Did you know that it is possible to plagiarize your own writing?
This mainly happens when you engage in text recycling and don’t use proper attribution. If uncovered, this can damage your reputation and come with serious consequences.
This ethical issue mainly comes up for professional writers, subject matter experts, academic researchers, students, or anyone who is asked to write about a similar topic a bunch.
In this post, we cover everything you need to know about self-plagiarizing your own work along with how to avoid it.
What is self-plagiarism?
Self-plagiarism, also known as auto-plagiarism, is the act of repurposing or reusing original work and then publishing it elsewhere without proper attribution. With this type of plagiarism, you could either publish an entire piece in duplicate publications or just parts of it.
In addition, paraphrasing or misquoting your work also counts as self-plagiarism.
Is self-plagiarism illegal?
While self-plagiarism is not illegal in most cases, it is frowned upon and can cause ethical issues since it is considered to be dishonest and a form of literary theft.
The biggest problem with self-plagiarism is that you are misleading the audience by trying to pass off an older piece of content into new work.
In rare cases, plagiarism can fall under the umbrella of copyright infringement. If something you produced in the past is protected by copyright law, then the intellectual property owner owns the rights to distribute or sell the work. They could send you a “Cease and Desist” letter or take other legal action.
Just because you’re unlikely to run into legal issues with auto-plagiarism doesn’t mean that it won’t cause problems for you.
For example, say you’re working as a freelance content writer, and you plagiarize your blog post for Company A to create web page content for Company B. This could have many serious consequences, including:
Why is self-plagiarism a thing?
In most instances, self-plagiarism is taking the easy path. If you’ve already put time, effort, and considerable research into a piece of content, then it’s simply easier to reuse some of that work rather than start from scratch.
It’s not always intentional when people plagiarize.
With self-plagiarism, it’s not uncommon for people to recycle their work to save time and effort without realizing that what they’re doing is unethical or capable of causing problems down the road.
Keep in mind, there are varying degrees of auto-plagiarism with differing motivations. A student submitting the exact same research paper for two separate classes isn’t in the same situation as a professional writer that just finished a whitepaper and decided to repurpose the same content for a new blog post. The student knows what they’re doing is wrong, while the writer repurposing the white paper is likely unaware that what they’re doing is self-plagiarizing.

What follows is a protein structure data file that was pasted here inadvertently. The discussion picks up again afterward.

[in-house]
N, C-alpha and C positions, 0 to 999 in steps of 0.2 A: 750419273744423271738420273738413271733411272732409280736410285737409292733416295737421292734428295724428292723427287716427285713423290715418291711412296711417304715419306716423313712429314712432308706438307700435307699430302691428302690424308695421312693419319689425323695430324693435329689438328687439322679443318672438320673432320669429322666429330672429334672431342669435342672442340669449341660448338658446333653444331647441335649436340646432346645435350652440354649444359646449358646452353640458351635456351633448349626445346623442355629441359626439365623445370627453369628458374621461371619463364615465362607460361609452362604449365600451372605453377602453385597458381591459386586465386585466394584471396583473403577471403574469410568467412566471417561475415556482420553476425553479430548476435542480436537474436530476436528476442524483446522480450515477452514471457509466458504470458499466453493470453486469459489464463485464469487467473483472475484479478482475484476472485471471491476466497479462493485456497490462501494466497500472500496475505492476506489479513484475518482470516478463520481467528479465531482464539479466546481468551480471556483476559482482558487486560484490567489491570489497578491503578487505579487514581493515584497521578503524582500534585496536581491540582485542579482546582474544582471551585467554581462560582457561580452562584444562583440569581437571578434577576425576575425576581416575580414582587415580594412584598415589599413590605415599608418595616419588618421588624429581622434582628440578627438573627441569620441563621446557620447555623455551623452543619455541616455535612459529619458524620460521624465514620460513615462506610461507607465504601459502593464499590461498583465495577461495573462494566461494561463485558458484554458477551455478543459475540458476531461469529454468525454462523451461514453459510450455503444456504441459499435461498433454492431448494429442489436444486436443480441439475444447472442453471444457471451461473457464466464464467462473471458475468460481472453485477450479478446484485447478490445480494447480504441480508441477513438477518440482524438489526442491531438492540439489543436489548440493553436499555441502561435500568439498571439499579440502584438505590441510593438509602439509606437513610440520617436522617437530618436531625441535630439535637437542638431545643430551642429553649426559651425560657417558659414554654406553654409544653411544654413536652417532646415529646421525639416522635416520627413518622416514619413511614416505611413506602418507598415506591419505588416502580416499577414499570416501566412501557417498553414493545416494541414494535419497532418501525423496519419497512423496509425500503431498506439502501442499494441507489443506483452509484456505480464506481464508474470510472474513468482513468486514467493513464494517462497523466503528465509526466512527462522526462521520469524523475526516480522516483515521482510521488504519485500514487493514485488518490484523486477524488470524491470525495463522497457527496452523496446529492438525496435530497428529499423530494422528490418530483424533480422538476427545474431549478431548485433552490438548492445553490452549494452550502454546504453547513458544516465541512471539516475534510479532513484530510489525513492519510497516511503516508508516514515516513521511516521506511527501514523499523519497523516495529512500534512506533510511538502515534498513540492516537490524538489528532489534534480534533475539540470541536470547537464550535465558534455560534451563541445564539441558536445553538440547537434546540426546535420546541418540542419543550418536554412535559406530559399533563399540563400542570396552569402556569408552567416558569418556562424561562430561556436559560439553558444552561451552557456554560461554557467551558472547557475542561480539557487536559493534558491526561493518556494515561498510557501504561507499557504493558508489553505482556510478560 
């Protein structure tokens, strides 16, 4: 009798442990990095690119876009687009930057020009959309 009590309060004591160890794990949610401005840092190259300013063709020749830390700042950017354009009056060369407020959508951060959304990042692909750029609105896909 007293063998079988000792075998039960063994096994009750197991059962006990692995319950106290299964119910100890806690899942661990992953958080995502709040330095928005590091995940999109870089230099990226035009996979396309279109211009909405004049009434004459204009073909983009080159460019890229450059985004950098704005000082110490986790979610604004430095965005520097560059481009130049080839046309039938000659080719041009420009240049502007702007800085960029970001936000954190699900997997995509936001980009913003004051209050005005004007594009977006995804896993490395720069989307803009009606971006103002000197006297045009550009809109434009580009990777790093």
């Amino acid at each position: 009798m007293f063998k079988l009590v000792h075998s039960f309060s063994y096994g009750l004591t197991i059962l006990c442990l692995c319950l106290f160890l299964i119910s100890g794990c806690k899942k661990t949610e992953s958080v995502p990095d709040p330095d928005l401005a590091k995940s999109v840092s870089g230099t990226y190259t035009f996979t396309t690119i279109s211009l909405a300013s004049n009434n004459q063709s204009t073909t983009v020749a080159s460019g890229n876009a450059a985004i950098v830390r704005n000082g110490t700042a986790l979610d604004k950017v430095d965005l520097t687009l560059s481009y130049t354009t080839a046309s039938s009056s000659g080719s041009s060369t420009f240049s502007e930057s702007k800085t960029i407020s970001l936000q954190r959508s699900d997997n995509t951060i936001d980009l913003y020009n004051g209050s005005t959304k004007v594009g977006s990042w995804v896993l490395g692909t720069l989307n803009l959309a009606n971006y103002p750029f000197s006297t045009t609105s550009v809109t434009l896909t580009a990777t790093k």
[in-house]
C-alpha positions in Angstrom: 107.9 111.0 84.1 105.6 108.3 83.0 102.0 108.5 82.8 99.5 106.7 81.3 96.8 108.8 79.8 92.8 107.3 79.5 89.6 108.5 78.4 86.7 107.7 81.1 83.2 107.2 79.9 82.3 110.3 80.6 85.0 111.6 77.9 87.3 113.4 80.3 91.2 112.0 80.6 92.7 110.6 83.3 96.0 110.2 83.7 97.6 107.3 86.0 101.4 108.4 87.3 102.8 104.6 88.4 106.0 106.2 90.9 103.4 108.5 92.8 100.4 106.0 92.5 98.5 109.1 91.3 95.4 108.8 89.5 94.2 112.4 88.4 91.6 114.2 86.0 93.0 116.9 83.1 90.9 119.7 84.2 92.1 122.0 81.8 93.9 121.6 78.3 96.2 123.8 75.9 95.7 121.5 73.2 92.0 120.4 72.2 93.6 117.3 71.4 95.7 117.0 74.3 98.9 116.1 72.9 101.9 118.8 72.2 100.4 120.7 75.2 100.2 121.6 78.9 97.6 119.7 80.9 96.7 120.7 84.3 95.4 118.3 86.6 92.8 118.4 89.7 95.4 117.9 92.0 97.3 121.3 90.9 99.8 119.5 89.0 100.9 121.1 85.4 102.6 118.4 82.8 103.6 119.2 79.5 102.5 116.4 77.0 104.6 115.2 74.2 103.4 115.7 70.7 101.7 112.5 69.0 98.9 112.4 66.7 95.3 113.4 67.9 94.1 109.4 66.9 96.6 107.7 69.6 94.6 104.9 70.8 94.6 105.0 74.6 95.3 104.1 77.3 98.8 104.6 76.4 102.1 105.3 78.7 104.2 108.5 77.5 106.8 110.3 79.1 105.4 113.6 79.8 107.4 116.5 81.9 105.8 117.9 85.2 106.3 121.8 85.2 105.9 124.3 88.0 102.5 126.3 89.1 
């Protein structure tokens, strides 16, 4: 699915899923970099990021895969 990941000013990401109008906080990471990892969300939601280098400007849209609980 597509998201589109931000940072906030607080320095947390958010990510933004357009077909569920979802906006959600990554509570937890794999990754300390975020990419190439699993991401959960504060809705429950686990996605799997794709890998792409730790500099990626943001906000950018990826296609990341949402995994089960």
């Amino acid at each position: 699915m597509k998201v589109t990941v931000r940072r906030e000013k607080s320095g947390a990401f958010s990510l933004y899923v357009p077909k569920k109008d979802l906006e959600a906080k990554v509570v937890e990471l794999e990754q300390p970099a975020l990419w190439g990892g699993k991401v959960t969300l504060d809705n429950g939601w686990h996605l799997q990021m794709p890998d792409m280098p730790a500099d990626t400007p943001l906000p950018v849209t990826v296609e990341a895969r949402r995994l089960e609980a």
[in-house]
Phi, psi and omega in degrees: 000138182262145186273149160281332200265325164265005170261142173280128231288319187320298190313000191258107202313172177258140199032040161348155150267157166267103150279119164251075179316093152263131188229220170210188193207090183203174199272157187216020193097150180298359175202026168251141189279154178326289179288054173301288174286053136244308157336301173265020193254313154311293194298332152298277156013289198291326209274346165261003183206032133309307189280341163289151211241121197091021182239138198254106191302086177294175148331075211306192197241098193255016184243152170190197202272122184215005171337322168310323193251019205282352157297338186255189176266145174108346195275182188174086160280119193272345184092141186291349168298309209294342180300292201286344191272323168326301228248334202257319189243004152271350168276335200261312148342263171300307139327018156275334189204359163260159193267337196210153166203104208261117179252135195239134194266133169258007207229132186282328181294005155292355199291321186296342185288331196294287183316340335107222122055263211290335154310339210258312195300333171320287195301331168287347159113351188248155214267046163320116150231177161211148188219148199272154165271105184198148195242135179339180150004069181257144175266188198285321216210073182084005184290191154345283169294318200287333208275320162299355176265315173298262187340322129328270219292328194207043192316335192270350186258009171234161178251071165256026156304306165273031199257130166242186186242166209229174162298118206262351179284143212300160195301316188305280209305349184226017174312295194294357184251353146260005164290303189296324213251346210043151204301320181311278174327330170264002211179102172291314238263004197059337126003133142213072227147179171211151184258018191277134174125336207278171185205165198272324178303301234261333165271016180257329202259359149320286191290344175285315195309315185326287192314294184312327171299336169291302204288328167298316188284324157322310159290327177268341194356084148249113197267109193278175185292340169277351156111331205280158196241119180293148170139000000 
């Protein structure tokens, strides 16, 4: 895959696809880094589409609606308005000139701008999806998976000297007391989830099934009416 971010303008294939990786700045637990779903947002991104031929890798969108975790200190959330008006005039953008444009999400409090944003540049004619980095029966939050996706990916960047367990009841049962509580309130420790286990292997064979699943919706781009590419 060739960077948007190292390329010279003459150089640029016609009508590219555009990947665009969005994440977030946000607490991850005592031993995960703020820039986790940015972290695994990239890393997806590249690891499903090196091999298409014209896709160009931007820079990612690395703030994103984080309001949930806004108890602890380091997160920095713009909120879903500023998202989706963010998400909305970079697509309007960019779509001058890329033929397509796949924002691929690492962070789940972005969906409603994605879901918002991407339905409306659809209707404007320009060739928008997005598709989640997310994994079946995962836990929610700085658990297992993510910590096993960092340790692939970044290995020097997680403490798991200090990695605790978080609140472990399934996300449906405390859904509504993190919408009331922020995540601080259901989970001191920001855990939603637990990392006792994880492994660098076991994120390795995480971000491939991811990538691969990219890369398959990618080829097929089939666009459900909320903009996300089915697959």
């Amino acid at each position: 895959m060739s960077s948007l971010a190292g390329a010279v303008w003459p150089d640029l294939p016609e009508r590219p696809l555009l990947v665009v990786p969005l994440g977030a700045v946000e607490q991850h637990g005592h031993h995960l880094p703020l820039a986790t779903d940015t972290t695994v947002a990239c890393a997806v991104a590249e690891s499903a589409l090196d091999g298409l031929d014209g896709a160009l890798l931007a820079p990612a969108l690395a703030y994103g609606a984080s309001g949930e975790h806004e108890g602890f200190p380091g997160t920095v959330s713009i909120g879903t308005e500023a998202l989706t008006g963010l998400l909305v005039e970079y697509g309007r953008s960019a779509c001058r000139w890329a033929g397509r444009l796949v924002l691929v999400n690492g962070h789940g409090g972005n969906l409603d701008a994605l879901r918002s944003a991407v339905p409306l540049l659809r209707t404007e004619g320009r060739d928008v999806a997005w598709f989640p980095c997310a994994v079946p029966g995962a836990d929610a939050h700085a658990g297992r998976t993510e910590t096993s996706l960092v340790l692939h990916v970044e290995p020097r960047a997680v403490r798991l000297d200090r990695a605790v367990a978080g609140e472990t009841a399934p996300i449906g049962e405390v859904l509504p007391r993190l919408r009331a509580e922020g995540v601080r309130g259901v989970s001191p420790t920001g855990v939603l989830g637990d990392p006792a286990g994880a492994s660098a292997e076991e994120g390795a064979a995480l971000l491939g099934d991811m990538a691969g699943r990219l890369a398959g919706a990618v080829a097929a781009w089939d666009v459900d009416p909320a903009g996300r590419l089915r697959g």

What’s the difference between plagiarism and self-plagiarism?
The main difference between plagiarism and self-plagiarism is the person whose work is being copied. The definition of plagiarism means that you steal someone else’s work and try to pass it off as your own.
For example, plagiarism is more common in academia and academic publishing. You could have a graduate student take a few shortcuts, engage in research misconduct, and try to pass off an academic paper as their own even though they stole the content from elsewhere. This can obviously damage the student’s reputation and raise questions about their academic integrity.
On the other hand, with self-plagiarism, you’re stealing work from yourself since you are taking your own words from a previous paper you submitted and then resubmitting it again without proper citation.
This is more likely to be accidental. However, this doesn’t make it any less of a serious offense.
How to avoid self-plagiarism
The first step to avoiding plagiarism is to understand what plagiarism is. For example, many people are unaware that paraphrasing an idea without crediting your original source is indeed a form of plagiarism. Even incorrect appropriation can be considered an act of plagiarism. It’s best to educate yourself on what is, and what isn’t, plagiarism, so you’ll be able to naturally recognize when you’re doing it.
The easiest way to avoid self-plagiarism is to not use your previous work to create a new piece. However, sometimes this isn’t a good solution. It’s possible that limited information will overlap when writing about similar topics, and you’re unable to not include some of the same content. In these cases, try to push yourself to explore a different angle or find different information to include. If you do end up having to add something from your first piece, be sure to correctly cite it.
Many issues with plagiarism can be solved by properly crediting the original source. Your earlier work is no different. If you paraphrase or quote a piece you’ve already published, then you need to give it credit. If you’re ever in doubt, you should use plagiarism checking software to double-check your work.
It’s important to understand the different ways that self-plagiarism can occur so you can avoid making the same mistakes.
Here are a few common examples of self-plagiarism:
Remember, self-plagiarism isn’t just copying and pasting words from your past work. It includes using data, quotes, ideas, or paraphrased content. If you do end up needing to repurpose content and it’s ethical to do so, be sure to properly cite your source.
Whether it’s intentional or not, self-plagiarism is unethical and can cause serious problems. Your audience should be able to trust that what they read from you is original and not borrowed from your old work.
Focus on creating fresh content each time you write and when you do reference your past work, be sure to give it the credit that’s due. When in doubt, use Writer’s free plagiarism checker to make sure your work is original and ready to publish!